Rooting: small, shallow; 70% in top 15 cm; depth to 8 inches, 20 cm.

*** Soil pH: NRCS Range and Pasture Handbook, Chapter 3 classification for White Clover is Strongly Acid to Moderately Alkaline (5.1-8.4).

Classifications:: (1) Very strongly acid to strongly alkaline, 4.5–9.0; (2) Very strongly acid, 4.5–7.3; (3) Strongly acid, 5.1–7.3; (4) Moderately acid, 5.6–7.3; (5) Moderately acid to moderately alkaline, 5.6–8.4; (6) Slightly acid to moderately alkaline, 6.1–8.4; (7) Near neutral, 6.1–7.3; (8) Alkaline, 6.7–9.0.

Soil drainage: NRCS Range and Pasture Handbook, Chapter 3, Table 3-4; Classification for White Clover is Tolerant of PD to WD Soils.

Soil drainage class abbreviations: (1) VPD, very poorly drained; (2) PD, poorly drained; (3) SPD, somewhat poorly drained; (4) MWD, moderately well drained; (5) WD, well drained; (6) SED, somewhat excessively drained; (7) ED, excessively drained.

Percent Relative Yield for White Clover for the classes 1-7: 25, 50, 75, 100, 100, 55, 30.

Flooding tolerance: (1) Very long (>30 days); (2) Long (7-30 days); (3) Brief (3-6 days)

# Soil salinity: NRCS Range and Pasture Handbook, Chapter 3, Table 3- classification for White (and alsike, Berseem, red, strawberry) clover is Moderately Sensitive (1.5-3 DS/m). Classifications are: (1) Tolerant, 6–10 dS/m; (2) Moderately Tolerant, 3–6 dS/m; (3) Moderately Sensitive, 1.5–3 dS/m.

 

Suitability Maps

Historically, maps have been drawn based on primary use areas, showing broad geographic areas, e.g. Compendium of Common Forages maps within Forages: An Introduction to Grassland Agriculture, 7th ed. (2018), John Wiley & Sons, Inc.


(White clover adaptation an use map.)

More highly detailed maps, based on quantitative climatic and soil factor tolerances and using GIS spatial grids, provide information on where species are suitable for a variety of intended uses.

The following collection of maps were developed by a group of Oregon State University scientists, using the PRISM-generated collection of climate factor grids and the NRCS soil characteristics database.

GIS-based Quantitative Tolerances Maps

Climate Factors Soil Factors Combined Factors

Minimum Temperature

pH

Climate and Soil

Maximum Temperature

Drainage

All Soil

Precipitation

Salinity

All Climate

Click on the thumbnail image to view a larger map.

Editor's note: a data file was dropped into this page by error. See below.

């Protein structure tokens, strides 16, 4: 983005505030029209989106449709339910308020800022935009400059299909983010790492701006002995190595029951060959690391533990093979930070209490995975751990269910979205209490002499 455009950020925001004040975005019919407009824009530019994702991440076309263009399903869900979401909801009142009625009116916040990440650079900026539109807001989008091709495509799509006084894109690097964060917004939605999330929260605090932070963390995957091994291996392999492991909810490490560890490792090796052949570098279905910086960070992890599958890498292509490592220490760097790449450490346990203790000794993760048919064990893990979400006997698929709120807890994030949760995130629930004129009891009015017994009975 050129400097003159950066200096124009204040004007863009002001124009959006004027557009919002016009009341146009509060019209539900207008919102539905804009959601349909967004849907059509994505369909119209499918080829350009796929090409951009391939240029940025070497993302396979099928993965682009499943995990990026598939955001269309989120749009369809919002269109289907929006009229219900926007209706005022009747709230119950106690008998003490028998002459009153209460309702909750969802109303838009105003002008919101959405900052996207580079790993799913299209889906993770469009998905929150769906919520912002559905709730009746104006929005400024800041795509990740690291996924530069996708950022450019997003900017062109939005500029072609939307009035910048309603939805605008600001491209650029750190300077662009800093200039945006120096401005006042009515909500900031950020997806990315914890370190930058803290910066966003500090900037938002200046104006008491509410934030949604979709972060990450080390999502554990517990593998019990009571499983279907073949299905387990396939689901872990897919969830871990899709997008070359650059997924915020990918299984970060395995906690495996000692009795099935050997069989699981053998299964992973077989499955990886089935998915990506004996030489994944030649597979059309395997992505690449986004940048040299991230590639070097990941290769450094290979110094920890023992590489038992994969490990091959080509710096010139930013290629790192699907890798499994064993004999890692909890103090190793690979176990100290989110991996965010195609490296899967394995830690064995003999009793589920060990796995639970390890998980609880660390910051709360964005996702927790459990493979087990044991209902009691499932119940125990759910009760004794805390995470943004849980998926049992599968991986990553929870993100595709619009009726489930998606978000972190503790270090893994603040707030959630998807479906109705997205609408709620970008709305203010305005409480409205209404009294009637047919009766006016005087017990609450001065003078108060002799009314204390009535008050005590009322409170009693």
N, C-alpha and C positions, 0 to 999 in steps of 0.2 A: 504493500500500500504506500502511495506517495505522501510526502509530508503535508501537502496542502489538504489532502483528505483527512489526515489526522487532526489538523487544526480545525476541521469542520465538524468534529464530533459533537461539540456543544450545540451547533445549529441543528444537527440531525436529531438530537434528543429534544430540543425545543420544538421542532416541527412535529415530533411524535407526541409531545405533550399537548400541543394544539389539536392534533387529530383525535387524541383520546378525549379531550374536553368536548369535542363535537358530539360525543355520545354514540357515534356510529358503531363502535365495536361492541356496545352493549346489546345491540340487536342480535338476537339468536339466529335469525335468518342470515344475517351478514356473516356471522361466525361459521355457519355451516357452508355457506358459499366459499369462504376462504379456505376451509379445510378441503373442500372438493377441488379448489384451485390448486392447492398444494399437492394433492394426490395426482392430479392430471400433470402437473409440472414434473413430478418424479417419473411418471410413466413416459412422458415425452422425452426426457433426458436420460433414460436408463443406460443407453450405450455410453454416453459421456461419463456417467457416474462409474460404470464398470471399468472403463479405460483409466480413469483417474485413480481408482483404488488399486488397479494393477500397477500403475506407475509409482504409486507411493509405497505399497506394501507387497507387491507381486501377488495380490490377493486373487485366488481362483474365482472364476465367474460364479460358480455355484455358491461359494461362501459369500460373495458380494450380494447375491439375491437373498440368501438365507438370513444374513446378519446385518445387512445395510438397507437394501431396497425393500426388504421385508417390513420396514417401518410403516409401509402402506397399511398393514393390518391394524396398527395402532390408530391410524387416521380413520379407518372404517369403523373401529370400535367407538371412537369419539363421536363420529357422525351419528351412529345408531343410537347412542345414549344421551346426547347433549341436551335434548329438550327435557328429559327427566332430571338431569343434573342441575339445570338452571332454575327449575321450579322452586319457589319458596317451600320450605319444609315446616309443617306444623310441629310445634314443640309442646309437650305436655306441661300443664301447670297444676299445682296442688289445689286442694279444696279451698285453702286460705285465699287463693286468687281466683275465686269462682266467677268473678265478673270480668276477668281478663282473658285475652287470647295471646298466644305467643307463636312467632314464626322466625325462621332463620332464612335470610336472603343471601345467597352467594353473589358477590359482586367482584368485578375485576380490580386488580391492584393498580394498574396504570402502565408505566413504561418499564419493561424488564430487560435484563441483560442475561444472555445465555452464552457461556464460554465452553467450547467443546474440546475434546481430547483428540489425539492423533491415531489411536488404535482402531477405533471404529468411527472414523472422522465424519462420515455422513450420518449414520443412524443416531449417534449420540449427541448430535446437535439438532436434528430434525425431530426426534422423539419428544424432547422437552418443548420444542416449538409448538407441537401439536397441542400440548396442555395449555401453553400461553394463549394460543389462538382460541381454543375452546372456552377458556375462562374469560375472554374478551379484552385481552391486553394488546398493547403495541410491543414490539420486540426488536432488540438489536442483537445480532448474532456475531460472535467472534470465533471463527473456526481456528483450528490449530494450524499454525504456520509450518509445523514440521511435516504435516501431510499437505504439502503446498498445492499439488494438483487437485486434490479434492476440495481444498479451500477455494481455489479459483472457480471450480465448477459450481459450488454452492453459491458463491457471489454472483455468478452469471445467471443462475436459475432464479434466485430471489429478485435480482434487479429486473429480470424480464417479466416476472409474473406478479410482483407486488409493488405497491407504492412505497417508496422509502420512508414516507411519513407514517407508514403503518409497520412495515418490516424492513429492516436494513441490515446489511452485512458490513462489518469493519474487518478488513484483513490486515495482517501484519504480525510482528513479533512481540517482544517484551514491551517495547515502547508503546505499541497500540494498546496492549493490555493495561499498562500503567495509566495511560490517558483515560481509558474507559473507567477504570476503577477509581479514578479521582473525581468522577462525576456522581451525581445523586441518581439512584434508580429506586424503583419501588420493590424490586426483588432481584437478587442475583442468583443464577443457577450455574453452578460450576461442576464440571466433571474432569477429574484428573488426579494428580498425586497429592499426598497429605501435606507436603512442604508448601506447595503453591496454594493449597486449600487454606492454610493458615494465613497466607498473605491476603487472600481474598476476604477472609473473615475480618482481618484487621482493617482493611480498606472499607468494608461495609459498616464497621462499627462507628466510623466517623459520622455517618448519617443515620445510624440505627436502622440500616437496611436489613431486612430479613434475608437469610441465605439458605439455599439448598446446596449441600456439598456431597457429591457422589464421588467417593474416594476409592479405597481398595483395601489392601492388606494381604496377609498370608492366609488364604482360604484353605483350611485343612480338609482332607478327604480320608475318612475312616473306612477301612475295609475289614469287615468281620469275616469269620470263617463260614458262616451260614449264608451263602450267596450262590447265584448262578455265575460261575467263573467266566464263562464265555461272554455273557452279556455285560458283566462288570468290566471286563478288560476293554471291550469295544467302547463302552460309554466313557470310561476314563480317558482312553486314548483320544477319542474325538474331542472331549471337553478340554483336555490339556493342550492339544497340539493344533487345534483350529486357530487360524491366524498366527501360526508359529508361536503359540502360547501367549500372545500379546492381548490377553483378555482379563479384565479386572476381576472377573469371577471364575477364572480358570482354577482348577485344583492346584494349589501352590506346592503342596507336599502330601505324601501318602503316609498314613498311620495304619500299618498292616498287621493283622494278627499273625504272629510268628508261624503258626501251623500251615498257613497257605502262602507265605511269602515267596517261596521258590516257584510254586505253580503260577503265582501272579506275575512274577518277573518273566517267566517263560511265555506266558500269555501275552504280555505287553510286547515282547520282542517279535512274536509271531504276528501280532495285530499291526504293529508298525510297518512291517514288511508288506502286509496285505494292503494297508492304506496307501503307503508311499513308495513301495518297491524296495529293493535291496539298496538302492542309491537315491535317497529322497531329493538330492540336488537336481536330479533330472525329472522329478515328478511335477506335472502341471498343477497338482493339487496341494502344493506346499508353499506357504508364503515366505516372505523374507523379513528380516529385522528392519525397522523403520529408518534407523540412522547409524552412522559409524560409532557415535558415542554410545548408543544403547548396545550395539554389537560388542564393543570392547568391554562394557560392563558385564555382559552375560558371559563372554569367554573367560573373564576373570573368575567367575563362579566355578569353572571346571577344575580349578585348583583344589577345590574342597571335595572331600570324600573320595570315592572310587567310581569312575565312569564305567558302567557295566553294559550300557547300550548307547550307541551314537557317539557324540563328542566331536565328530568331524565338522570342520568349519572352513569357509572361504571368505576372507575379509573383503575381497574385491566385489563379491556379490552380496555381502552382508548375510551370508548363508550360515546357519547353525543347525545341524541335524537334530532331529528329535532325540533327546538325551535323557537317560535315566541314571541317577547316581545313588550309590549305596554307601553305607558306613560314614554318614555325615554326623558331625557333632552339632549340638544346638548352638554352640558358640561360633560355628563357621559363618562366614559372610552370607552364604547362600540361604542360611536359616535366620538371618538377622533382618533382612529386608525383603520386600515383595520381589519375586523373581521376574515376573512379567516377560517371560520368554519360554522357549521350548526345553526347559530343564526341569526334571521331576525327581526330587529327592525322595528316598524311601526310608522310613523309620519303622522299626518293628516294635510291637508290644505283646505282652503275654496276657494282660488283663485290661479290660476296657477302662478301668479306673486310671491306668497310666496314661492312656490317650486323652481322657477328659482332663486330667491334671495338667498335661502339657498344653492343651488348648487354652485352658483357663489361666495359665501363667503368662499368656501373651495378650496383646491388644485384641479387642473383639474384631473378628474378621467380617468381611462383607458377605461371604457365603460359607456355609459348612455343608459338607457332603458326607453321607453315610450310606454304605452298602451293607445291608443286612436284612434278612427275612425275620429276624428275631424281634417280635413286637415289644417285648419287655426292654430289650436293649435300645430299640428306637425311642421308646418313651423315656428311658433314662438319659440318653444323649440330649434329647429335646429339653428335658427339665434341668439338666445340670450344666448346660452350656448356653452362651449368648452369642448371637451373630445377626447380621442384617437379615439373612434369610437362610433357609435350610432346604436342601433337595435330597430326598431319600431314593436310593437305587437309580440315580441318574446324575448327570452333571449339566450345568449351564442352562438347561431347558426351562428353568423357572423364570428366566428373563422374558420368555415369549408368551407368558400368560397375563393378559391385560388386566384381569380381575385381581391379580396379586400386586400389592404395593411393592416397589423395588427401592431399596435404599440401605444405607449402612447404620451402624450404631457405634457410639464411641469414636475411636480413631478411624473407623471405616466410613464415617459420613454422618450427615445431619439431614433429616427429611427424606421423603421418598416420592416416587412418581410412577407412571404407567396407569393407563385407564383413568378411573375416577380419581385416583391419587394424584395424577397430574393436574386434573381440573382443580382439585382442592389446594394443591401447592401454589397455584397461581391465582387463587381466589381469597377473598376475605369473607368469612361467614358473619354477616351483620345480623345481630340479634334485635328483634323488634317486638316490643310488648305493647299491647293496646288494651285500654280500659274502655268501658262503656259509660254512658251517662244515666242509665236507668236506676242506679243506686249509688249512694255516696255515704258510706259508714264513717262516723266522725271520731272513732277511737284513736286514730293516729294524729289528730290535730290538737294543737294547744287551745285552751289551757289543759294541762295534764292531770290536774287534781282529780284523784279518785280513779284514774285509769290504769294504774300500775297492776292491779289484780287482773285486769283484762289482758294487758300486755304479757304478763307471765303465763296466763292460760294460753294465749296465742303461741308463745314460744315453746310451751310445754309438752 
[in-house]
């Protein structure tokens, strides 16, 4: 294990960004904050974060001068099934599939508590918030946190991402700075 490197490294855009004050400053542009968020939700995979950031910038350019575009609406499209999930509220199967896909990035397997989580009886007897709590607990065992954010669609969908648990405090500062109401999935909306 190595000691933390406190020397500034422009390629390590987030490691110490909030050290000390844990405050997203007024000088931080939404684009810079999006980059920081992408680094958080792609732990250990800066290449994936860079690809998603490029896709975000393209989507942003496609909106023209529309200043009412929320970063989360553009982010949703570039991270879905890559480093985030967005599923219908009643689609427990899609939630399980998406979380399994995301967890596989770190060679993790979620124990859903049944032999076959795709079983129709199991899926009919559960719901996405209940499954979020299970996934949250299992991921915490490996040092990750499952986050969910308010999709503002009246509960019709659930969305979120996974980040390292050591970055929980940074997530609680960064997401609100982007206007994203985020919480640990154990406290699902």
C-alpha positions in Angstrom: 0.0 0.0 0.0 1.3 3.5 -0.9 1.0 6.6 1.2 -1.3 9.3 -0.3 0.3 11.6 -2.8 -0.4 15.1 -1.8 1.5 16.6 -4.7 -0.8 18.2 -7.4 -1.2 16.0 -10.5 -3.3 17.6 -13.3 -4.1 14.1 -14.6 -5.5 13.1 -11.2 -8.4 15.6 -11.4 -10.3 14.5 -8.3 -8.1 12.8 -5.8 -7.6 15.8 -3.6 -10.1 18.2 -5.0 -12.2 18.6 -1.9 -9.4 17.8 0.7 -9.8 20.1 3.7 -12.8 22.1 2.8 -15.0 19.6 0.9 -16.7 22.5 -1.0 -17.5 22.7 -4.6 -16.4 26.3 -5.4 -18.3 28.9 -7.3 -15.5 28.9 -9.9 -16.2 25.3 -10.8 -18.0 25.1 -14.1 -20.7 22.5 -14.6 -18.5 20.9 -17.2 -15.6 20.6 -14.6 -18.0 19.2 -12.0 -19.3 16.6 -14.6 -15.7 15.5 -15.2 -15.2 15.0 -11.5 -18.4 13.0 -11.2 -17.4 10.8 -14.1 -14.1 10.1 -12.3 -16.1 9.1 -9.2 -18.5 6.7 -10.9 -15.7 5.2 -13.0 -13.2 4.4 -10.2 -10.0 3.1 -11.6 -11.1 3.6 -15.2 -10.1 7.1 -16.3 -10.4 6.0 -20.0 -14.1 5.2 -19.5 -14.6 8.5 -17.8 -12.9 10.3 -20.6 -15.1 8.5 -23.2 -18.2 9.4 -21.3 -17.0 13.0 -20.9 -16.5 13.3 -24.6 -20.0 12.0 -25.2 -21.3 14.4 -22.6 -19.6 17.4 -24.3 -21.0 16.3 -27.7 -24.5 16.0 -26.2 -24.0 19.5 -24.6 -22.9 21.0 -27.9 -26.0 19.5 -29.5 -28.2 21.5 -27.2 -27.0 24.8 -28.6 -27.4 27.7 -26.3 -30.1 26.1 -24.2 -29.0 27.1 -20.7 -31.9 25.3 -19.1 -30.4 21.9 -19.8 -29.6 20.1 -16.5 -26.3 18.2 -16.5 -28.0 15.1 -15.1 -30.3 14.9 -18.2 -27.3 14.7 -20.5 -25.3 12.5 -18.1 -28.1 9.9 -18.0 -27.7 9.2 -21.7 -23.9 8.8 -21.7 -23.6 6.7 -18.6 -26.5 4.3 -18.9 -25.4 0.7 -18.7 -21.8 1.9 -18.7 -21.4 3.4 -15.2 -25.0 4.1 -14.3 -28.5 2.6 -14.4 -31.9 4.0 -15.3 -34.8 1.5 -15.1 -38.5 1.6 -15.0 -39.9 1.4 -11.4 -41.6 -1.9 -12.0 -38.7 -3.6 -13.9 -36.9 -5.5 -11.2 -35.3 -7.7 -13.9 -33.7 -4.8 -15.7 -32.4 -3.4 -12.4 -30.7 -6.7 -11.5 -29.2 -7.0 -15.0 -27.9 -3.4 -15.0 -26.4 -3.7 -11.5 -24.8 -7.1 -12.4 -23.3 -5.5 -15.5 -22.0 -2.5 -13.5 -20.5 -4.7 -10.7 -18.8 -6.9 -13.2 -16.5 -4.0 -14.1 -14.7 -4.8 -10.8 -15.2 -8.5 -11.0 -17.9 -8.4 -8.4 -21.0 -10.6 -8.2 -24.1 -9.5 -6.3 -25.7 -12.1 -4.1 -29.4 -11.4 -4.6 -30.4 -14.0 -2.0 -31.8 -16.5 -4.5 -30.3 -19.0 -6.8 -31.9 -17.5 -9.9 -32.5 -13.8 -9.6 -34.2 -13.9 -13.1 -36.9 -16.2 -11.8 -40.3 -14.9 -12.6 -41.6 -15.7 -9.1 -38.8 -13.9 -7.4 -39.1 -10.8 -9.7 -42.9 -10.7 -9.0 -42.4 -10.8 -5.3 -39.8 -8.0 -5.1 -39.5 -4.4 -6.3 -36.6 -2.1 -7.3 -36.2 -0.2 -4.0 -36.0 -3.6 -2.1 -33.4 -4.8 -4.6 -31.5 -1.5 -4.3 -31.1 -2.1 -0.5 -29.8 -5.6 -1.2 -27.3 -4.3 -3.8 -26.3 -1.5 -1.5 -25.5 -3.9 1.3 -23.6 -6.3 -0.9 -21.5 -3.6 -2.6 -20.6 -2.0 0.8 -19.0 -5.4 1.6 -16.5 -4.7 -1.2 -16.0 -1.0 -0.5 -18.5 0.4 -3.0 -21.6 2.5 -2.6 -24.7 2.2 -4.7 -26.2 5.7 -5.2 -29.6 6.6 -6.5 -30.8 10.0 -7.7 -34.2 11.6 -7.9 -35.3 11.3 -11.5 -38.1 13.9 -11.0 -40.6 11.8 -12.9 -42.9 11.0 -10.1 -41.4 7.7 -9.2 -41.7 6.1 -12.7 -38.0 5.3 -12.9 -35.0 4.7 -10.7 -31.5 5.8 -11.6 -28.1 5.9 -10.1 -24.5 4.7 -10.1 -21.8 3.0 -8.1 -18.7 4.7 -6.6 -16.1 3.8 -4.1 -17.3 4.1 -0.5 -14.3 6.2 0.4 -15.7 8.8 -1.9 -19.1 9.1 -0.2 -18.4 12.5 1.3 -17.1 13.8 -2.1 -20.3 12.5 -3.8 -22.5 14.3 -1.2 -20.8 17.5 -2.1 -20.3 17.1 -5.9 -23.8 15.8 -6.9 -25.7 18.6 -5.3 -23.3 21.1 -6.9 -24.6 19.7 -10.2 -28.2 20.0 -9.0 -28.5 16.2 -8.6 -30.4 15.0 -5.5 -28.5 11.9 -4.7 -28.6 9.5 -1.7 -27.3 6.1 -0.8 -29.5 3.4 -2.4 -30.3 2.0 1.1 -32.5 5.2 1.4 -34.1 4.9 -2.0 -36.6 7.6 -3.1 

Quality and Antiquality Factors

Quality Factors: 

High in protein and digestibility; produces excellent forage quality.

Anti-quality Factors: 

High bloat potential when grown alone or >30% of pasture mixture. Susceptible to slug damage.

Species Selection Characteristics

Annual Precipitation (inches): 
28 to 32
32 to 36
36 to 40
40 to 50
50 to 60
60 to 70
70 to 80
80 to 100
100 to 120
120 to 140
140 to 160
> 160
Plant Hardiness Zones (cold tolerance): 
4a
4b
5a
5b
6a
6b
7a
7b
8a
8b
9a
9b
Heat Zone (July Mean Max Temperature): 
< 14 °F
14 to 18 °F
18 to 22 °F
22 to 26 °F
26 to 30 °F
30 to 34 °F
34 to 38 °F
38 to 42 °F
42 to 46 °F
46 to 50 °F
50 to 53 °F
53 to 56 °F
56 to 59 °F
59 to 62 °F
62 to 65 °F
65 to 68 °F
68 to 71 °F
71 to 74 °F
74 to 77 °F
77 to 80 °F
80 to 84 °F
84 to 88 °F
88 to 92 °F
Soil pH Tolerance: 
Strongly acid, 5.1–7.3
Moderately acid, 5.6–7.3
Moderately acid to moderately alkaline, 5.6–8.4
Slightly acid to moderately alkaline, 6.1–8.4
Near neutral, 6.1–7.3
Soil Drainage Tolerance: 
poorly drained
somewhat poorly drained
moderately well drained
well drained
somewhat excessively drained
Flooding Tolerance: 
7-30 days
Soil Salinity Tolerance: 
Moderately sensitive, 1.5–3 dS/m

Management Level Required

Suitable Management Level: 
High
Medium

Image Gallery

Resources

Publications: 

Aberystwyth University IBERS

http://www.rwn.org.uk/aber-clover-management-guide.pdf

http://beefandlamb.ahdb.org.uk/wp/wp-content/uploads/2016/07/BRP-Managing-clover-manual-4-150716.pdf

Clemson University - http://www.clemson.edu/extension/hgic/pests/weeds/hgic2324.html

Cornell - http://covercrops.cals.cornell.edu/white-clover.php

Oregon Clover Commission - http://www.oregonclover.org/clovers/whiteclover/

Oregon State University

Penn State University - http://extension.psu.edu/plants/crops/forages/species/white-clover

SARE - http://www.sare.org/Learning-Center/Books/Managing-Cover-Crops-Profitabl...

Teagasc - http://orgprints.org/28971/1/White%20Clover%20leaflet%20final.pdf

Texas A&M University - http://aggieclover.tamu.edu/planting_guide/white/

University of California IPM - http://ipm.ucanr.edu/PMG/WEEDS/white_clover.html

University of Florida - http://edis.ifas.ufl.edu/aa198

University of Georgia - http://extension.uga.edu/publications/detail.cfm?number=B1251; http://georgiaforages.caes.uga.edu/species/WhiteClover.html

University of Hawaii - http://www.ctahr.hawaii.edu/oc/freepubs/pdf/CoverCrops/whiteclover.pdf

University of Kentucky - http://www.uky.edu/Ag/CCD/introsheets/clover.pdf

University of Missouri - http://extension.missouri.edu/p/G4639

USDA NRCS Fact Sheet - https://plants.usda.gov/factsheet/pdf/fs_trre3.pdf

Virginia Tech - https://oak.ppws.vt.edu/~flessner/weedguide/trfre.htm